Saturday, February 12, 2005
Spangle call Lilli line
Spangle call Lilli line at Aoyama Cay.
In the solar system of my favorite Japanese rock bands, a group named Spangle call Lilli line is a planet that has been shining especially brightly recently. I’ve been spending an enormous amount of time listening to their CDs.
The best way I can think of to describe Spangle call is that they are an experimental rock band. They abandon traditional song structures in favor of a free-flowing style that takes listeners to unexpected places. Yet their songs are enchanting, despite their complex structures, because of the gorgeous melodies out of which they are woven.
Listening to their songs is like swimming in the ocean and finding unusual shapes below, then realizing that the shapes make up something bigger, such as the ruins of a ship. Singer Kana Otsubo’s voice floats like a jellyfish over the sea of melodies.
It’s only recently that I was turned on to Spangle call’s music, and because they haven’t played live for more than a year, so they could focus on recording an album (which is to be released in April), I haven’t had the chance to see them perform. Until tonight.
They played at a place in western Tokyo called Aoyama Cay, which during weekdays is a restaurant and bar, and becomes a performance space on weekends. Several hundred people had come to the Cay, and though there were three other bands playing tonight, I think most had come to see Spangle call Lilli line. The audience members were mainly people in their twenties, and many had the serious air of young intellectuals – I wouldn’t have been surprised if there were lots of grad students and art students in the crowd (there also was an unusually high proportion of bespectacled people).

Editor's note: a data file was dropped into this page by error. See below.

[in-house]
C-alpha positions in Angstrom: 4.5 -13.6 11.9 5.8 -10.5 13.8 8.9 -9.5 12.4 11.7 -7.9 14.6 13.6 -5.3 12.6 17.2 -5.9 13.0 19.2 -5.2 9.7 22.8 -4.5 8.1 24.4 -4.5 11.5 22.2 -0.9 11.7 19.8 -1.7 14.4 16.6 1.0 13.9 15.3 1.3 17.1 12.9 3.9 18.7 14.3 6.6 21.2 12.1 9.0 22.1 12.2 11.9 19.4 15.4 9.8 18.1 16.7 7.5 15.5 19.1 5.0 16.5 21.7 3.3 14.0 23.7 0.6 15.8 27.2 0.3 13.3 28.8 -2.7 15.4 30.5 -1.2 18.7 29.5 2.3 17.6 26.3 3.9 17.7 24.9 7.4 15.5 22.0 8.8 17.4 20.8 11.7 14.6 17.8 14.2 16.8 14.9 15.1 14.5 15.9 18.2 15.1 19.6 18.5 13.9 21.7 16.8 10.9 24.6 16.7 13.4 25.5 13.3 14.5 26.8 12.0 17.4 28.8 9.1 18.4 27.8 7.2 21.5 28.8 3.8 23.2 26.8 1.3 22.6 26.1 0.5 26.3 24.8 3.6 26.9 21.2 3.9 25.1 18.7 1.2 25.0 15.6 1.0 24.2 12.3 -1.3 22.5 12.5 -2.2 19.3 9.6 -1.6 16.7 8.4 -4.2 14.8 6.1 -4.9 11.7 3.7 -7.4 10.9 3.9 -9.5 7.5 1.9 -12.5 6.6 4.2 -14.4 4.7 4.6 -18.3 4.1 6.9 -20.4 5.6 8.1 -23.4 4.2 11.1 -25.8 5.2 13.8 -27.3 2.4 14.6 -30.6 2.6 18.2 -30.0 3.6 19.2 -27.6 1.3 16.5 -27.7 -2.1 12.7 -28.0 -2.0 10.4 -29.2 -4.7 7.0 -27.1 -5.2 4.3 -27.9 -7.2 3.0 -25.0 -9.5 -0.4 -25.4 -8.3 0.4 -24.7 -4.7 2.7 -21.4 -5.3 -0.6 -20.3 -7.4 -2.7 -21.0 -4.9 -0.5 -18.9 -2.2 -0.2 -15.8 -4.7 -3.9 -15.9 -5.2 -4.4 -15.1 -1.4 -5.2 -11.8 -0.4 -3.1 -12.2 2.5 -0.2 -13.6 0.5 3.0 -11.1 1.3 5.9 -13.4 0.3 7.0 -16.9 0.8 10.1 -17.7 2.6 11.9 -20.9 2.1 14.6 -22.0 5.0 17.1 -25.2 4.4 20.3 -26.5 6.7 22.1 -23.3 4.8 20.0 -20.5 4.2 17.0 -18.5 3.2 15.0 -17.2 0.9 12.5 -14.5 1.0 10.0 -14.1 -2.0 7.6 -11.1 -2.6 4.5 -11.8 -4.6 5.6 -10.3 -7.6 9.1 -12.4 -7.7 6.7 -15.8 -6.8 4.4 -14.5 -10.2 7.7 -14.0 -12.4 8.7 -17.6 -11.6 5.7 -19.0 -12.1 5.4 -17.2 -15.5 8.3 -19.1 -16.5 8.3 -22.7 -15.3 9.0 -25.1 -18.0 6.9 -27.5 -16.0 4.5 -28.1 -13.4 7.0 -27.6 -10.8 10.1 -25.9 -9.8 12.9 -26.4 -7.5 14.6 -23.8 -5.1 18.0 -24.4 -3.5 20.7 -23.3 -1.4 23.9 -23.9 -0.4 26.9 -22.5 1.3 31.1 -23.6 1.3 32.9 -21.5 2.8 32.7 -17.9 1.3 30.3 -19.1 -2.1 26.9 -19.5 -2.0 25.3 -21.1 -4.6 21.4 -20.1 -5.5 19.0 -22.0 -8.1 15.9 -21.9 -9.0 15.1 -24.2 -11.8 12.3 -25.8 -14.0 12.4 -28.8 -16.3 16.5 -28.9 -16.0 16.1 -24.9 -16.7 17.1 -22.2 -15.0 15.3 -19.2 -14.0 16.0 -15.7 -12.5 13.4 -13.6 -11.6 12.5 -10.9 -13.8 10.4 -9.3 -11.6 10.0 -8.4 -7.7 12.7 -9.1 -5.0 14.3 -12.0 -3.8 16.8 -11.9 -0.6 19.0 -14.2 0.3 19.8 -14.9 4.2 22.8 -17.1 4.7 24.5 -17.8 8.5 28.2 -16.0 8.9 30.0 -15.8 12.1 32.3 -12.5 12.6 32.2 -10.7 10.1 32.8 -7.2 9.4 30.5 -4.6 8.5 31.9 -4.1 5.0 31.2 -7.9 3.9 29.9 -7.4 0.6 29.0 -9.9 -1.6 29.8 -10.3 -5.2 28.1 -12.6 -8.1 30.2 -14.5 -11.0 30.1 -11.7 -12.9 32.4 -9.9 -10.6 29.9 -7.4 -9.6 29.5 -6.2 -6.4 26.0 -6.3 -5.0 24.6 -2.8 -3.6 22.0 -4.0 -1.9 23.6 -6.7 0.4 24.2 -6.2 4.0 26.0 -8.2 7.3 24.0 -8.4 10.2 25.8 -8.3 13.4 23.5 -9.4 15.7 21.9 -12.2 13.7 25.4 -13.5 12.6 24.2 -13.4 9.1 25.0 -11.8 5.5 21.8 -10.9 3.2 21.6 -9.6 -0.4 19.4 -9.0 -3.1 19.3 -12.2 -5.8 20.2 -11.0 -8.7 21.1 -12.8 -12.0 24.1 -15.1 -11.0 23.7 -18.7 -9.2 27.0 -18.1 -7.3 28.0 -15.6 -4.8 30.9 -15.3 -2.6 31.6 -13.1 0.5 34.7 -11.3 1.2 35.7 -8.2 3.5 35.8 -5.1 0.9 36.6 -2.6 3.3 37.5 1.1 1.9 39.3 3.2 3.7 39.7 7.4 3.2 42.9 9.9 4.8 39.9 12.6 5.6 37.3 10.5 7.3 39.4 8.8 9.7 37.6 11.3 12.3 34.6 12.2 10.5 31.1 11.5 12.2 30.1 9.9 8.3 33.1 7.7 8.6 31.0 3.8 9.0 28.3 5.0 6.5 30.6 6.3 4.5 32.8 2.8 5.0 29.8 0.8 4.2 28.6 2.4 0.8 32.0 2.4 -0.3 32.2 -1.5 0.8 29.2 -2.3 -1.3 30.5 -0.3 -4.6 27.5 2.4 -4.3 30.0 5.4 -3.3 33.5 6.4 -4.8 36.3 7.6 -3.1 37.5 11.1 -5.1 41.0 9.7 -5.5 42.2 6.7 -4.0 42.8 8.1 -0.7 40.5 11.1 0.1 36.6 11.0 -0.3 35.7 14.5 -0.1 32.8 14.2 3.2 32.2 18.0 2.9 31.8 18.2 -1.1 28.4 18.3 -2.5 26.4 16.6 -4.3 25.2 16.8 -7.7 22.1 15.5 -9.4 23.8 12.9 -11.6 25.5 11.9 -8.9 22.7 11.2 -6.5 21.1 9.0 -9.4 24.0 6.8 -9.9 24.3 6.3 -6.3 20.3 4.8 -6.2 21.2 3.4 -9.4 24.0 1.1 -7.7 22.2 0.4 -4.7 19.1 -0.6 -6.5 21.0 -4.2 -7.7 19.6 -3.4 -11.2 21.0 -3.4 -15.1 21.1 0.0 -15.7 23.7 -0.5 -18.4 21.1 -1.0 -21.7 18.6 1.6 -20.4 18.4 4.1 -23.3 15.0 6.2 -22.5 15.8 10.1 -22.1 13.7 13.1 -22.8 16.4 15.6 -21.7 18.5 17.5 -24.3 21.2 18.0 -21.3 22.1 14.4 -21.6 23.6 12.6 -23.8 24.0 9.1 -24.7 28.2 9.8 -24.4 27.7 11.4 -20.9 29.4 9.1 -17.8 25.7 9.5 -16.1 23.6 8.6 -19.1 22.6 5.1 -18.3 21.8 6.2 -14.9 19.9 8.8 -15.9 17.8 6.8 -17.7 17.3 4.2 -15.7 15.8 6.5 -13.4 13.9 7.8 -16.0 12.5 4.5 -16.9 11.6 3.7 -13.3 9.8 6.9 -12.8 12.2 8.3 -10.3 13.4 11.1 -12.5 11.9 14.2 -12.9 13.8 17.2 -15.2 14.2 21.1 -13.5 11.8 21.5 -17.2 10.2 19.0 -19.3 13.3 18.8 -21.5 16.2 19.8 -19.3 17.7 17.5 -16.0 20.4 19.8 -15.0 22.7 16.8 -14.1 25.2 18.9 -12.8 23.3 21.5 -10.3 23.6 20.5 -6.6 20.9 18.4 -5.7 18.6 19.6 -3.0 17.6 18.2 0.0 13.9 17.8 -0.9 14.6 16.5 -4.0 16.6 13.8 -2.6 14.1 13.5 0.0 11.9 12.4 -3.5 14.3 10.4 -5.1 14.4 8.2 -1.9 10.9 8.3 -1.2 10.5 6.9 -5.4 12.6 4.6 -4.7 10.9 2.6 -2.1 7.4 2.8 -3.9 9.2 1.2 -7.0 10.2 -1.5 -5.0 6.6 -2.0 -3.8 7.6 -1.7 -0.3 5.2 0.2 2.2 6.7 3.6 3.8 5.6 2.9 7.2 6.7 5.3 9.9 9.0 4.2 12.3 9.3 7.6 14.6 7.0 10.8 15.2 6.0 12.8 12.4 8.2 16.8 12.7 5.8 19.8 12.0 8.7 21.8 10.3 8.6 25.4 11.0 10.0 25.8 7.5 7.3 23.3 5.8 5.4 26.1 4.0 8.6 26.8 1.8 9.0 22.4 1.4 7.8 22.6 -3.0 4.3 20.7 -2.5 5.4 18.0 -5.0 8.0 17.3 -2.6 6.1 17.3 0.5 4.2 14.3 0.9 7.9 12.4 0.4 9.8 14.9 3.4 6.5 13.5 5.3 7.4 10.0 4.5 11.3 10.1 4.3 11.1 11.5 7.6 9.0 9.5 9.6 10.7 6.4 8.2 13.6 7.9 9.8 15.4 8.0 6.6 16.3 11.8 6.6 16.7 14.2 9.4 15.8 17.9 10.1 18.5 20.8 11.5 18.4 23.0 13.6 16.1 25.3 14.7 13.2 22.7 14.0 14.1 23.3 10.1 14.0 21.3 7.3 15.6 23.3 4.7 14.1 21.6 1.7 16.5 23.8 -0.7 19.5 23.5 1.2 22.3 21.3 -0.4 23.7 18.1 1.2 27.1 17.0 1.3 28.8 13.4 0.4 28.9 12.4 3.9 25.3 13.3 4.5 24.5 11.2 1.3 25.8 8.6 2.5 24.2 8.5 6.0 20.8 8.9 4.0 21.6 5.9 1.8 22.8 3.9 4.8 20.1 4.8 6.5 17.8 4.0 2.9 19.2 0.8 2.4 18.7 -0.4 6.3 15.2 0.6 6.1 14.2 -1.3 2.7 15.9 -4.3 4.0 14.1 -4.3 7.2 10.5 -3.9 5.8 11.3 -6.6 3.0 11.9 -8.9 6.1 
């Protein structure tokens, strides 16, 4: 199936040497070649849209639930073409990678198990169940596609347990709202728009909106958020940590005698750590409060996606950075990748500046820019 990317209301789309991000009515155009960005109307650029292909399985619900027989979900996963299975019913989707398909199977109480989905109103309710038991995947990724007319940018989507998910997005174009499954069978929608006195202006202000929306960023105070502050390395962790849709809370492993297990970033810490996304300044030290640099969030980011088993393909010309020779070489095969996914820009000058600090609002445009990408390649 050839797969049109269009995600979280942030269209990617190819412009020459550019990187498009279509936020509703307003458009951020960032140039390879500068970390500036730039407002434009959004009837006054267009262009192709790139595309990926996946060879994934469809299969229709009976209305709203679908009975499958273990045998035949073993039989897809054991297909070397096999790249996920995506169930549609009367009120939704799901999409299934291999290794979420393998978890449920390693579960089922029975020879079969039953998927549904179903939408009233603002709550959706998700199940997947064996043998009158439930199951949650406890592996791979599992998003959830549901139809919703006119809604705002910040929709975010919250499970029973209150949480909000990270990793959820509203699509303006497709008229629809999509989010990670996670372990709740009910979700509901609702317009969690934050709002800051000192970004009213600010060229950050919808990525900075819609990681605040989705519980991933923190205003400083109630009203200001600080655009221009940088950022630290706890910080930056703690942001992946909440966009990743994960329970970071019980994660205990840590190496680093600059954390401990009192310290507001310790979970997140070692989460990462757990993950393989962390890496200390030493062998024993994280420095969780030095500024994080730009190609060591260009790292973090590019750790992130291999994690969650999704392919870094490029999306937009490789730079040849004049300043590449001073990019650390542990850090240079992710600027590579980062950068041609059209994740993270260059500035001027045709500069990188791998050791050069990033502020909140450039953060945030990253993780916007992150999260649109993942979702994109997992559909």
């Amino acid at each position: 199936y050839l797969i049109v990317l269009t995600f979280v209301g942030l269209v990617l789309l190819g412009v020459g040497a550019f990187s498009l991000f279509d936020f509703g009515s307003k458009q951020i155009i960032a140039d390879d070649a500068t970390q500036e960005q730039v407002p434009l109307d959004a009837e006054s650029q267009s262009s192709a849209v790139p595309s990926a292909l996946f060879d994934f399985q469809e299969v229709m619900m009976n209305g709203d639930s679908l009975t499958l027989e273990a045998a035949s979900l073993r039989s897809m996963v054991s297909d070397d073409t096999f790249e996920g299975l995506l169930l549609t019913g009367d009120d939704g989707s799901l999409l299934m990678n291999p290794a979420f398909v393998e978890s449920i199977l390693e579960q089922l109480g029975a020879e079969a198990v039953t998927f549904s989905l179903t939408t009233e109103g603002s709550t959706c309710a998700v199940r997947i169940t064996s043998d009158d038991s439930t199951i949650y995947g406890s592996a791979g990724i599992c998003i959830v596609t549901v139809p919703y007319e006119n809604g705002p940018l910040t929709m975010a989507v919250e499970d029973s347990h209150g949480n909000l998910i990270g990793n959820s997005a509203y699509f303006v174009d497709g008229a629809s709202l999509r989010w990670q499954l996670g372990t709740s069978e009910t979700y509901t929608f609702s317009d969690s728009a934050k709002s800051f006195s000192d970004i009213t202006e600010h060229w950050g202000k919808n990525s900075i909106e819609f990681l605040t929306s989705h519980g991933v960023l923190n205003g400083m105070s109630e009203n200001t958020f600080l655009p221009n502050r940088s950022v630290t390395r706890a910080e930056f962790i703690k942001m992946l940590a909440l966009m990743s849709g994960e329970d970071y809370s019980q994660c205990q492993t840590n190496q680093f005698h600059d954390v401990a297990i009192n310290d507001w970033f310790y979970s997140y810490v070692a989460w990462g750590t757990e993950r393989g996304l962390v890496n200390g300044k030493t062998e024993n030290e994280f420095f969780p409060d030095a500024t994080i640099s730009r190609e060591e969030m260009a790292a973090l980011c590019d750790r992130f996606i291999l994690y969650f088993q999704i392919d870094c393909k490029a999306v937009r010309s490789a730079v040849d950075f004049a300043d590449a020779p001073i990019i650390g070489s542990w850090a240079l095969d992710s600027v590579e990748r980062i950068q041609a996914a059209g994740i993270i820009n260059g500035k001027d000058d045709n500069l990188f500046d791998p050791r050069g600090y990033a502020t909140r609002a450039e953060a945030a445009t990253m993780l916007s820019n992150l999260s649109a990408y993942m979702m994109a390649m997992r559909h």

Spangle call didn’t start their show until about four hours into the event, and some of what preceded their act was, to be candid, to me like sonic torture, the worst sort of experimental music, ugly, self-absorbed and seemingly interminable. So it was a relief when Spangle call’s set started.
They were good, but they didn’t blow me away. All the bands I write about often in these pages (advantage Lucy, Orange Plankton, Plectrum, etc.) have made great albums, but when those bands play live there’s something fresh and wonderful above and beyond the quality of their recorded work. With Spangle call, I didn’t get that feeling. While their playing was awe-inspiringly good at times, it didn’t sound that different to me from what they had done in their albums. Which, to be fair, is still probably an amazing thing, considering how intricate their musical compositions can be. And they had been away from the stage for a while, so they were probably out of practice (one of the guitarists admitted this during the show, and in truth, I think their playing got much more intense as the night progressed). Also, my friend Dr. I was thunderstruck and speechless after the show, so maybe I was just in an ungenerous mood because of all the experimental noise I endured earlier in the evening. In any event, I’ll certainly buy their new album in April, and I will see the band again – they are too attractive a group not to.
To close this post by returning to the metaphor with which I started – don’t the lights above the stage in the photo look a bit planetary?